Planta

, Volume 218, Issue 1, pp 107–114

Down-regulation of linear and activation of cyclic electron transport during drought

Original Article

DOI: 10.1007/s00425-003-1077-5

Cite this article as:
Golding, A.J. & Johnson, G.N. Planta (2003) 218: 107. doi:10.1007/s00425-003-1077-5

Abstract

The effects of short-term drought on the regulation of electron transport through photosystems I and II (PSI and PSII) have been studied in Hordeum vulgare L. cv. Chariot. Fluorescence measurements demonstrated that electron flow through PSII decreased in response to both drought and CO2 limitation. This was due to regulation, as opposed to photoinhibition. We demonstrate that this regulation occurs between the two photosystems—in contrast to PSII, PSI became more oxidised and the rate constant for P700 re-reduction decreased under these conditions. Thus, when carbon fixation is inhibited, electron transport is down-regulated to match the reduced requirement for electrons and minimise reactive oxygen production. At the same time non-photochemical quenching (NPQ) increases, alleviating the excitation pressure placed on PSII. We observe an increase in the proportion of PSI centres that are ‘active’ (i.e. can be oxidised with a saturating flash and then rapidly re-reduced) under the conditions when NPQ is increased. We suggest that these additional centres are primarily involved in cyclic electron transport, which generates the ΔpH to support NPQ and protect PSII.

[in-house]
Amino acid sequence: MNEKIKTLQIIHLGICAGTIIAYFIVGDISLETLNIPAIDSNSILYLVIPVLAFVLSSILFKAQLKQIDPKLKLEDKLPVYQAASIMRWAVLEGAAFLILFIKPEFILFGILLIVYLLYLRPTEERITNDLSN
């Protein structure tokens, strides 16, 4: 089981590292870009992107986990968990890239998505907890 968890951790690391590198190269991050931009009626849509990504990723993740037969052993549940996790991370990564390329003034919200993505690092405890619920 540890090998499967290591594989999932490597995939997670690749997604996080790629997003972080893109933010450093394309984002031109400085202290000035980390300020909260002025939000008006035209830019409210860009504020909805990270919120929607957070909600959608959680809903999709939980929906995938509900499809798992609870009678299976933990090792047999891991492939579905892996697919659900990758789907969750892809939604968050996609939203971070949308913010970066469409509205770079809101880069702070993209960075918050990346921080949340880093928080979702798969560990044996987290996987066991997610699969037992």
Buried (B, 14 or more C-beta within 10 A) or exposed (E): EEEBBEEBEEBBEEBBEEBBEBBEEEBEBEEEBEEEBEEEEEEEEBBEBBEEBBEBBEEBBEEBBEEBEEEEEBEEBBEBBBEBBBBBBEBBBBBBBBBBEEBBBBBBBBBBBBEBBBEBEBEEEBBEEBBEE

Keywords

Cyclic electron transport Drought Hordeum (electron transport) Non-photochemical quenching ΔpH 

Abbreviations

A

assimilation rate

Ci

internal CO2 concentration

ETC

electron transport chain

g

stomatal conductance

FR

far red

k

pseudo first-order rate constant for the reduction of oxidised P700

NPQ

non-photochemical quenching

P700

primary electron donor of photosystem I

PSI, PSII

photosystem I, II

qP

proportion of open PSII centres

ROS

reactive oxygen species

ΔpH

pH gradient across the thylakoid membrane

ΦPSII

quantum yield of photosystem II

Copyright information

© Springer-Verlag 2003

Authors and Affiliations

  1. 1.School of Biological SciencesUniversity of ManchesterManchesterUK

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